The Independent Student Newspaper of Northern Kentucky University.

The Northerner

Online learning still on the rise

Claire Higgins

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As students’ schedules become more full, more people are taking advantage of online learning instead of a traditional college experience. With the spike in popularity has come questions about benefits and disadvantages of online learning.

A new report from the Bluegrass Institute discusses the successes and challenges of digital learning, specifically in high school, but the recommendations outlined in the study pose the same questions about online programs at the college level.

The report, “Digital Learning Now,” looks at the advantages of online learning at the high school level. It lists recommendations on how to take the right steps to move toward more digital options for students.

Northern Kentucky University also recently compiled its own set of 24 guidelines for each online course to follow that were meant to improve the digital experience for students.

Since creating the guidelines, NKU’s student satisfaction and retention rates for online majors have increased, according to Online Learning Assistant Director Kristen Lovett.

The program has grown to 1,080 students from the 650 it had when the program began in 2009, when Lovett began working at NKU.

Every semester, the number of available online courses grows from 21-28 percent, and section sizes have increased by 16 percent, Lovett said.

Lovett and Natalie Nickol, Online Learning coordinator, attributed the increase in online learning popularity not to the economic hardships many students face, but to a “paradigm shift” that is happening in the workplace.

Employers today want to see their employees receive their bachelor’s or master’s degrees, but do not want them to leave the workplace to complete them. With this shift, Lovett said she has seen a “huge change” in adults who want to further their education while still working.

Provost Gail Wells said “opportunities to take online courses can often help students make more timely progress toward graduation,” which could add to the program’s growth.

Erin Burton, an online communications studies major, said she chose to take online classes so she could be free to travel to work and because it is easier for her to learn on her own time.

“The great thing about taking classes online is that they are available for you to work on homework 24/7, which is great for people with a hectic work schedule or for those who are night owls, like myself,” Burton said.

Online learners have 20 associate, undergraduate, graduate and doctorate degree programs to choose from, including one of the five online doctorates in nursing programs in the United States.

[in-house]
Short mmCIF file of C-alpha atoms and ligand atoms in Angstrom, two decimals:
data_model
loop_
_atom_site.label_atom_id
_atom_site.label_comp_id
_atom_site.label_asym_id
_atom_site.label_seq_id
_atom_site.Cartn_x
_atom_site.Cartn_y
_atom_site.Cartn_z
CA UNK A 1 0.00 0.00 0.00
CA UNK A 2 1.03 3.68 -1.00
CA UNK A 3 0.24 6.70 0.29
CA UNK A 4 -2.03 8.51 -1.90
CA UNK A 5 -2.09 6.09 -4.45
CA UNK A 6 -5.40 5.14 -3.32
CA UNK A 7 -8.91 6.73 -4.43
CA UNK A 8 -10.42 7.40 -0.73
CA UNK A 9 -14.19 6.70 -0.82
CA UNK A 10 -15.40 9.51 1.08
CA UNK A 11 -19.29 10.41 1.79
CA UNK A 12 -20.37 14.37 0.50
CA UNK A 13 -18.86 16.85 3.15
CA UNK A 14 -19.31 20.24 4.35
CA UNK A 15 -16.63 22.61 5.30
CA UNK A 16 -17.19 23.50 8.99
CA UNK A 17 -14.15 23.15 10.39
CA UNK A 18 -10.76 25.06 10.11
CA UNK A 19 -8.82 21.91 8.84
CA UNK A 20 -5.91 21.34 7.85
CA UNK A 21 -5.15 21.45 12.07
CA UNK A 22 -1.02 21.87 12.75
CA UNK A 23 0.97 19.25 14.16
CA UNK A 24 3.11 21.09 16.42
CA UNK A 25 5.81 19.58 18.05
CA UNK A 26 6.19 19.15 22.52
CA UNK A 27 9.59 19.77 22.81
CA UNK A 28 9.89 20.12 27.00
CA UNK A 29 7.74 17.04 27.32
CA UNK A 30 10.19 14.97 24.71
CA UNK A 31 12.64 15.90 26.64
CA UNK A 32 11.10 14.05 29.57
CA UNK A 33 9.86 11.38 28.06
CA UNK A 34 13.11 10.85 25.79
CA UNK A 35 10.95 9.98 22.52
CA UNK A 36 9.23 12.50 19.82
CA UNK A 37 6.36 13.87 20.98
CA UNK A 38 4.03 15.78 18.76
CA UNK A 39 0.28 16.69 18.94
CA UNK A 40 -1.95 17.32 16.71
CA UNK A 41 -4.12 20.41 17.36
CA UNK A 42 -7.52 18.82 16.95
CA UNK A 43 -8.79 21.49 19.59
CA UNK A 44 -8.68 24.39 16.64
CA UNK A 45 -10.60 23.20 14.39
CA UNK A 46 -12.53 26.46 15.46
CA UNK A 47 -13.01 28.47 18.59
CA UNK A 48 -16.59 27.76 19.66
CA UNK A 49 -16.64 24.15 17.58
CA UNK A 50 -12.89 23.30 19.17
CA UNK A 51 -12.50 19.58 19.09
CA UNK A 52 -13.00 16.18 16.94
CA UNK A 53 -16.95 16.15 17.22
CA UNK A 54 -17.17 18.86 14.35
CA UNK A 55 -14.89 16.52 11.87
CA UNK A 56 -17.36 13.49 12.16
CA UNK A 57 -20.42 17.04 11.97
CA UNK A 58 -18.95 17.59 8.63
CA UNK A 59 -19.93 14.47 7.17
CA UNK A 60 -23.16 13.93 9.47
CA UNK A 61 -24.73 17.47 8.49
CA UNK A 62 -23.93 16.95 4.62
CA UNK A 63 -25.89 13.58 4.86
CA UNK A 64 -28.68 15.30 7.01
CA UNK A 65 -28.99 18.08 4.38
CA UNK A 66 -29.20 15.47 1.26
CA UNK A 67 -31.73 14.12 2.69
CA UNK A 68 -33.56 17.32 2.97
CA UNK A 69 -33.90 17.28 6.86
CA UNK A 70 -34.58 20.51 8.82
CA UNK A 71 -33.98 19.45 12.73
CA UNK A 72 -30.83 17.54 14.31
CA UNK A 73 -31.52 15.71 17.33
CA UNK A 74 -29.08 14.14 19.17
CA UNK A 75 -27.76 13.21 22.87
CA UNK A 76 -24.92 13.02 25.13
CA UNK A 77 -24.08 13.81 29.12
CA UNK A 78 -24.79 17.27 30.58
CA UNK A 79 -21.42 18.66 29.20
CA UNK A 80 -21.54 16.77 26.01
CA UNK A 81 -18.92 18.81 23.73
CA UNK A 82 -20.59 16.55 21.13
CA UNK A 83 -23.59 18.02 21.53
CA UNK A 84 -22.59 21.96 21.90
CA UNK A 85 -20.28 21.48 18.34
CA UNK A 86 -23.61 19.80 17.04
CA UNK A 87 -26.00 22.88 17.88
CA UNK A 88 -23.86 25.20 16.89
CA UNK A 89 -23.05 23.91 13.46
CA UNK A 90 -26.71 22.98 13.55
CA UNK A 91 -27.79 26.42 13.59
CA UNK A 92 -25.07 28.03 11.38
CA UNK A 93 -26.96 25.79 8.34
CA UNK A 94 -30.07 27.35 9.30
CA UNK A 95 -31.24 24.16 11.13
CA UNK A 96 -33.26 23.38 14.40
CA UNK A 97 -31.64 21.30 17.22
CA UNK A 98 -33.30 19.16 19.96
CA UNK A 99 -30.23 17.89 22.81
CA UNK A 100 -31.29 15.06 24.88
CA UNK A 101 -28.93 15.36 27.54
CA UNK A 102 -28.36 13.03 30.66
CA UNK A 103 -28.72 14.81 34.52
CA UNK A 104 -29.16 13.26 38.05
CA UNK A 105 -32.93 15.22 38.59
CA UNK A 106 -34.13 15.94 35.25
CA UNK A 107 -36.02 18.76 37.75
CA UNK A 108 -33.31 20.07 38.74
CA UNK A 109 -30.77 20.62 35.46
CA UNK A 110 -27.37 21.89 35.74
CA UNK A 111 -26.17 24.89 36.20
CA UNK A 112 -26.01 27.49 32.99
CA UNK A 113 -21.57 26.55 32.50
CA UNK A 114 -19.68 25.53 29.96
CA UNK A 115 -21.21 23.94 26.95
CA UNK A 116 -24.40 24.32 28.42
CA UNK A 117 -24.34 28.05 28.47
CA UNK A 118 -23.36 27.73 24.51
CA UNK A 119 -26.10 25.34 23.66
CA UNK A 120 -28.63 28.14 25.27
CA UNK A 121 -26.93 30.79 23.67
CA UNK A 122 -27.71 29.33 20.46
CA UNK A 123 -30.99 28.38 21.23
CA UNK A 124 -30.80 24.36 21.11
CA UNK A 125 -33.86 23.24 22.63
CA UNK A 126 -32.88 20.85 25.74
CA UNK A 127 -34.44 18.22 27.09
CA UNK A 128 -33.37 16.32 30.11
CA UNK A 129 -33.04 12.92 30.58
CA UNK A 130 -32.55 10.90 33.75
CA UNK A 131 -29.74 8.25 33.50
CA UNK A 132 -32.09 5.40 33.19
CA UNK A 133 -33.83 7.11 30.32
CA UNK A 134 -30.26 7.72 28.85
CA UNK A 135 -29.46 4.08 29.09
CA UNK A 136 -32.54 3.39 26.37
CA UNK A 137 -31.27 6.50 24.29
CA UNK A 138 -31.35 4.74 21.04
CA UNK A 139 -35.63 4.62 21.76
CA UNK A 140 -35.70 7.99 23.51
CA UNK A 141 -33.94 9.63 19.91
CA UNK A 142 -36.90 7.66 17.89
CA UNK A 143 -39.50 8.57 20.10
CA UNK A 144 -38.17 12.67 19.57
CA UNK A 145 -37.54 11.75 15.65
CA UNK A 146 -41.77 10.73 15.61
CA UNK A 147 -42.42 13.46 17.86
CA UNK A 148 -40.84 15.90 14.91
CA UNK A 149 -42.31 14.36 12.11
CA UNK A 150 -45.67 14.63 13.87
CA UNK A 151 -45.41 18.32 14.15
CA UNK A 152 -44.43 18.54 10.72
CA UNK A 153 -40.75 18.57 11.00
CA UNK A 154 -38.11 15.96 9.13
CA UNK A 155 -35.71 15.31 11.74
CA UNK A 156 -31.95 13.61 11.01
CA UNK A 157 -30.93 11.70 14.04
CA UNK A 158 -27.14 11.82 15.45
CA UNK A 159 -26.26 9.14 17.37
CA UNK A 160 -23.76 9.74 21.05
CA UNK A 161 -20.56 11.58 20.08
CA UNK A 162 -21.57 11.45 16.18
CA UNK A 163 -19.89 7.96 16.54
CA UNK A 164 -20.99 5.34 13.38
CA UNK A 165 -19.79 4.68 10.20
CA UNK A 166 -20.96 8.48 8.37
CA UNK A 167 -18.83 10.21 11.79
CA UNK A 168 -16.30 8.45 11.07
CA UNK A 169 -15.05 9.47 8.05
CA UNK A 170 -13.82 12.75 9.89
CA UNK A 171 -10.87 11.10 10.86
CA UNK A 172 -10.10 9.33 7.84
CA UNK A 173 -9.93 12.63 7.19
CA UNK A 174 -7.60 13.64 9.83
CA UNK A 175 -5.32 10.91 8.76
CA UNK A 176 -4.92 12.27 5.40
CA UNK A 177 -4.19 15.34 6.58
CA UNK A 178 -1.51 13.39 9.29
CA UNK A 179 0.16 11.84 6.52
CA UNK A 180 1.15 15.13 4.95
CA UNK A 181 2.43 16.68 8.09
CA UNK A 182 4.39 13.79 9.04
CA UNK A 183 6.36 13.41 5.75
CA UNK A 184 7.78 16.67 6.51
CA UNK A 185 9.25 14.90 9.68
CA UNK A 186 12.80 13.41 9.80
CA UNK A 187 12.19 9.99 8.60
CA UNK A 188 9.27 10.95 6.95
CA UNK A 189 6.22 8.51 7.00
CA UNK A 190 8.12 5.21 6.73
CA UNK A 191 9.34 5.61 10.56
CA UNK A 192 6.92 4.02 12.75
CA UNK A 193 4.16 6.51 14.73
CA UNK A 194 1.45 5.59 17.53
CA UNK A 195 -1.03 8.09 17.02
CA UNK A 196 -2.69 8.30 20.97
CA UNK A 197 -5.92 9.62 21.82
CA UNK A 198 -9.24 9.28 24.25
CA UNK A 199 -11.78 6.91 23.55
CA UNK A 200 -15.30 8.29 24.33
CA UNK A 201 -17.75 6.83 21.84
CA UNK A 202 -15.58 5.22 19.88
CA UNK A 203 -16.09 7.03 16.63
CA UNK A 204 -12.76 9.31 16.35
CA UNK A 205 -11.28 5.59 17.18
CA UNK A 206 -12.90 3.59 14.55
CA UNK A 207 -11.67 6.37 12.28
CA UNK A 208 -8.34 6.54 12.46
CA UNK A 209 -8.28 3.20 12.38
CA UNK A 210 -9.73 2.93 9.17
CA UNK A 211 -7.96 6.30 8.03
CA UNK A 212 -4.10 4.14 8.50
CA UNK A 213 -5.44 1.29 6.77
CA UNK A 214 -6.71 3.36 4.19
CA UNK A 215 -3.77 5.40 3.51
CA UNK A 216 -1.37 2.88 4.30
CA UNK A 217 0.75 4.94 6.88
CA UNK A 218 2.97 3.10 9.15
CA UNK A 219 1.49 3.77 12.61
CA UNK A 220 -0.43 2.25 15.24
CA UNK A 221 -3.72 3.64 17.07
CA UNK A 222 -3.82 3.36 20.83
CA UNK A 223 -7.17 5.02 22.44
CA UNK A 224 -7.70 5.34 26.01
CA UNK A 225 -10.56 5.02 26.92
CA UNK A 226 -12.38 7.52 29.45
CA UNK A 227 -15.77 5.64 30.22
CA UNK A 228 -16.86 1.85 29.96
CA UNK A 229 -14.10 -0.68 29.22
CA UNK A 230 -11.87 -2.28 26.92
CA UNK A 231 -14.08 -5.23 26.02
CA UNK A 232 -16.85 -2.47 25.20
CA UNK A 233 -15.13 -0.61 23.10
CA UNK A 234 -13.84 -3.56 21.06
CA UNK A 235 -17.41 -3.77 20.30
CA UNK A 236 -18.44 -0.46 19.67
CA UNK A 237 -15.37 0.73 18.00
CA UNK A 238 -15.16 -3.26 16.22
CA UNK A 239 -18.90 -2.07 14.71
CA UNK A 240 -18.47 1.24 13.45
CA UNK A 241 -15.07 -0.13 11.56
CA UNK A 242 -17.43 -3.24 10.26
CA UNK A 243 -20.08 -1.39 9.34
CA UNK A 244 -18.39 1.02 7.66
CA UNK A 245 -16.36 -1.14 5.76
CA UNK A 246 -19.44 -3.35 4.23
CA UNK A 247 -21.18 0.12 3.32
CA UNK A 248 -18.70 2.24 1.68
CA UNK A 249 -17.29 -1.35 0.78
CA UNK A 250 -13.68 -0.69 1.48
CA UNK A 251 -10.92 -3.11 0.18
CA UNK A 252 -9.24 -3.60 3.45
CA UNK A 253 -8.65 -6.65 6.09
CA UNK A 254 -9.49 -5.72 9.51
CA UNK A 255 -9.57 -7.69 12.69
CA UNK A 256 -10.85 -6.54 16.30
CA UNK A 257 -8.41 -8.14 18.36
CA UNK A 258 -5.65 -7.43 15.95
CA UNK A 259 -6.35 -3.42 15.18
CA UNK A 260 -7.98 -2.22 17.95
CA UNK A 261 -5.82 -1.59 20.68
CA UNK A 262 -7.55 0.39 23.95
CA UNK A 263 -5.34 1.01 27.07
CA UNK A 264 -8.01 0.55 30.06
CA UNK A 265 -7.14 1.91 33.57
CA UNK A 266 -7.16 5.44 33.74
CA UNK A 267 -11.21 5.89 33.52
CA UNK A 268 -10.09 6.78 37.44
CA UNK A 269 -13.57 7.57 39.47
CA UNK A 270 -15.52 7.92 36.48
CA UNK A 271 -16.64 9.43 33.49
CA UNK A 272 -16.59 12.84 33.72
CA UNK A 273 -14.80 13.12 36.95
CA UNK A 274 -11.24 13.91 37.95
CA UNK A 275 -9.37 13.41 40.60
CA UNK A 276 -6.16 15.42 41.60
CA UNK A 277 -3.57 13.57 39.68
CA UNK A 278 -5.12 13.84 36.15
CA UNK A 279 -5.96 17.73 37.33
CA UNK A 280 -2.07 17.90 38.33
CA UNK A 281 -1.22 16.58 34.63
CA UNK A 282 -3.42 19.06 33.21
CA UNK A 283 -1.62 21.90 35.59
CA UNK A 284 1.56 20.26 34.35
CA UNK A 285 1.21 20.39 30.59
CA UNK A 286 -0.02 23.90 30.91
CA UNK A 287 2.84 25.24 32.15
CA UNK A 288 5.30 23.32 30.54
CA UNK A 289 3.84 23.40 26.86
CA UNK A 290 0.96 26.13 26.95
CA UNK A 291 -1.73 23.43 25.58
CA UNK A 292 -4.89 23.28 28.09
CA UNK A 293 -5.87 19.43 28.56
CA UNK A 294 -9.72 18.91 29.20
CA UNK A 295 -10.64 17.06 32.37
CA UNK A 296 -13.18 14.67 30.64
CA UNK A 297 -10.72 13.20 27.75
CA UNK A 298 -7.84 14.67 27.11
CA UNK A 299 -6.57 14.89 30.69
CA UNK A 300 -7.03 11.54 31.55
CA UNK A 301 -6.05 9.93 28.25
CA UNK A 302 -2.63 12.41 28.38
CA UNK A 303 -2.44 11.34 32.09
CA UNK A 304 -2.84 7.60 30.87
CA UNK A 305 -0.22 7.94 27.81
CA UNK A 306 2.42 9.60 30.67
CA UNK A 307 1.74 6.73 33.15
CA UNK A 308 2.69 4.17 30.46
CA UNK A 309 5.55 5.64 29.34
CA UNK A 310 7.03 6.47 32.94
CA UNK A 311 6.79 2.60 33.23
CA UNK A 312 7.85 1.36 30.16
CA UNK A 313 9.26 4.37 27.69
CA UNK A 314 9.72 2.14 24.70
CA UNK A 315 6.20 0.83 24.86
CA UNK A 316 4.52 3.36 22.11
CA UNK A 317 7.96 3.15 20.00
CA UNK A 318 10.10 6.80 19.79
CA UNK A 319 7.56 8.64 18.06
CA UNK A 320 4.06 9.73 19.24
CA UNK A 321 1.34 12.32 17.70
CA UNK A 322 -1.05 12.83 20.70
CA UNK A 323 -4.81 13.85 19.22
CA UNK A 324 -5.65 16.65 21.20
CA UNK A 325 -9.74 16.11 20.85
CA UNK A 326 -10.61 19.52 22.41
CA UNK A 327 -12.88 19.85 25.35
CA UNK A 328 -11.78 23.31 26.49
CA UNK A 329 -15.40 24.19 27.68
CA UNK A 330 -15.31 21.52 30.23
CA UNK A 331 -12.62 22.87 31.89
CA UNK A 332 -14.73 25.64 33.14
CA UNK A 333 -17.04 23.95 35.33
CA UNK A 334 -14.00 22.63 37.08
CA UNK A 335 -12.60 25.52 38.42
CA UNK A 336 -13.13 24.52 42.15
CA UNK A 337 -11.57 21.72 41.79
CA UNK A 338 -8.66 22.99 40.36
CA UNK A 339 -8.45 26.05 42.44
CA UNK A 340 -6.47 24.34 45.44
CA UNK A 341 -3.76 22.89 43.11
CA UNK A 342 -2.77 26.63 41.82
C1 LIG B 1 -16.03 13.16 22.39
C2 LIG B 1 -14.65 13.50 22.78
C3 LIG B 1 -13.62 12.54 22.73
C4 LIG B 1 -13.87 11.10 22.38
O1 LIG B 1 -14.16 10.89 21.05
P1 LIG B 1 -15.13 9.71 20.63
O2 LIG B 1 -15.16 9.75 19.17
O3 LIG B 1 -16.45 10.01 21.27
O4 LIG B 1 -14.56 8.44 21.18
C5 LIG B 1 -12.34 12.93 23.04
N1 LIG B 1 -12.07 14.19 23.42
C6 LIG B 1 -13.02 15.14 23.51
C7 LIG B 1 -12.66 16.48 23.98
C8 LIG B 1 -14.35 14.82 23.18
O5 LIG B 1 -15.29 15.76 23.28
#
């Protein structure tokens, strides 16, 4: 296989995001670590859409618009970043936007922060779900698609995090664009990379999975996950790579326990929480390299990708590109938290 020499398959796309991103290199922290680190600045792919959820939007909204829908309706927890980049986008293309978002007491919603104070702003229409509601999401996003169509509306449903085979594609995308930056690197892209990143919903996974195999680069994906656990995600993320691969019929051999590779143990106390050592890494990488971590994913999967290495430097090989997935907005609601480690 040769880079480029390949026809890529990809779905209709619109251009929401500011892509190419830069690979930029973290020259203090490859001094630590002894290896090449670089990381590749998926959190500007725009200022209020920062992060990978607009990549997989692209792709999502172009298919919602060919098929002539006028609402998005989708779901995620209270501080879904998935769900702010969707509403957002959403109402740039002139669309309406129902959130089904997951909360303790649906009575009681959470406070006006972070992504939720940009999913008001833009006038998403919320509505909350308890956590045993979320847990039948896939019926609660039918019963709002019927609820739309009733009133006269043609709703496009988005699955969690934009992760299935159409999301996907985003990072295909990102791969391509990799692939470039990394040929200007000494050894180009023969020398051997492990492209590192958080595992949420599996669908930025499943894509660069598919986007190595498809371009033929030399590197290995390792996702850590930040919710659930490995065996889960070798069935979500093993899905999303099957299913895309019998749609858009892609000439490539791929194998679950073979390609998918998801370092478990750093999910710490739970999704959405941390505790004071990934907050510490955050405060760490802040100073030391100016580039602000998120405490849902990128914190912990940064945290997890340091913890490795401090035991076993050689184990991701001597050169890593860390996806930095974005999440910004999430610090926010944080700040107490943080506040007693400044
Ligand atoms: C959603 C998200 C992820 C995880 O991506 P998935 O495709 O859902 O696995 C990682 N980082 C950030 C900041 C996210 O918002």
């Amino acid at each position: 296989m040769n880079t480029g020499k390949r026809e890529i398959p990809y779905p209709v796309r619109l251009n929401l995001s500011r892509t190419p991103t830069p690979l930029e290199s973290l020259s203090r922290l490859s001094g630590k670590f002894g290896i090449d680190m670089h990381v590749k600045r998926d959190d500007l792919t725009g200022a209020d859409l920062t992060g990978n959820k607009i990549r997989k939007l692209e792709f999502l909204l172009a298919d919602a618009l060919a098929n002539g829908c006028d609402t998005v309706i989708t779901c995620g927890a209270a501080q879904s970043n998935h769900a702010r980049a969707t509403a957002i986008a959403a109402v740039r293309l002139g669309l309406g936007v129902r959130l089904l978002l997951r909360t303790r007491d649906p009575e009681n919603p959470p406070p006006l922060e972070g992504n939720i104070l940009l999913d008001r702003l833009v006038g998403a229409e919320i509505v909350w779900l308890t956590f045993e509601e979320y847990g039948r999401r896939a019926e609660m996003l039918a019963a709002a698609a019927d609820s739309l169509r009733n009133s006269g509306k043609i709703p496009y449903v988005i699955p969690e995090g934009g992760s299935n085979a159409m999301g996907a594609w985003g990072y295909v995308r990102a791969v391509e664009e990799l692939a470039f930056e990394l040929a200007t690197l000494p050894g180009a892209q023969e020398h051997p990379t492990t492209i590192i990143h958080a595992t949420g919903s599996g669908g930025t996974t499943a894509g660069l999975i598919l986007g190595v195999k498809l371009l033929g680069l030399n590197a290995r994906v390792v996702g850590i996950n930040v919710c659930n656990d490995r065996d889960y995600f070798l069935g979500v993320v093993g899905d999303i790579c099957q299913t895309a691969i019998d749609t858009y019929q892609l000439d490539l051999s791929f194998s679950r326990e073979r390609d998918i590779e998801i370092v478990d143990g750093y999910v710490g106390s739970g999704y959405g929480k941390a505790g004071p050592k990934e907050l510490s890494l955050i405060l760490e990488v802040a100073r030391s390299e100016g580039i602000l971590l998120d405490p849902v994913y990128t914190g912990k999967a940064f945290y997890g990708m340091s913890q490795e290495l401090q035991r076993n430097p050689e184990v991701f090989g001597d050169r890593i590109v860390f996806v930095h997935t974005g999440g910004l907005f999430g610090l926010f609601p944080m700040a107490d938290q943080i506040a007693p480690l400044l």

Although the online programs are growing, the questions and disadvantages still appear in the uncertainty of technology, campus support and in the cost-effectiveness of online learning.

Technology, although beneficial to the students who live off campus, can still be unpredictable, Lovett said. It is not uncommon to lose Internet connection in the middle of an exam or while working on an assignment on Blackboard, where all online courses are based.

Switching to a strictly online program is not an easy experience, Nickol said. Beginning students “don’t know the gist of it,” so it can be tough for some.

To help with student support, NKU recently created an online orientation students must complete before taking an online class, which shows them how to work Blackboard and other standard computer programs.

Despite the orientation, some students do still prefer to be in a face-to-face classroom setting, listening to a professor’s lecture, according to Nickol.

But Lovett said the cost-effectiveness of online learning outweighs the need for the traditional college experience.

For any student taking an online class, the university charges a $35 fee per credit hour. But students enrolled in an online-only program are charged in-state tuition no matter where they live. For example, an online student living in Kentucky would pay the same rate as an online student living in California.

Online-only students pay $347 per credit hour. For out-of-state, full-time students, tuition is $624 per credit hour.

The in-state tuition is a perk, according to Lovett, because many students are living too far from campus — in rural areas, in the military or internationally — to make the trip every day.

Wells said for online students, the cost effectiveness of online learning “depends on a student’s life circumstances,” but is seen by reducing travel time and a lesser need for other expenses, such as child care.

Burton, who lives in Nicholasville, Ky., said it does even out. “Yes, I may pay more per credit hour; but I save money in gas, room and board, and meal plans,” she said.

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The Independent Student Newspaper of Northern Kentucky University.
Online learning still on the rise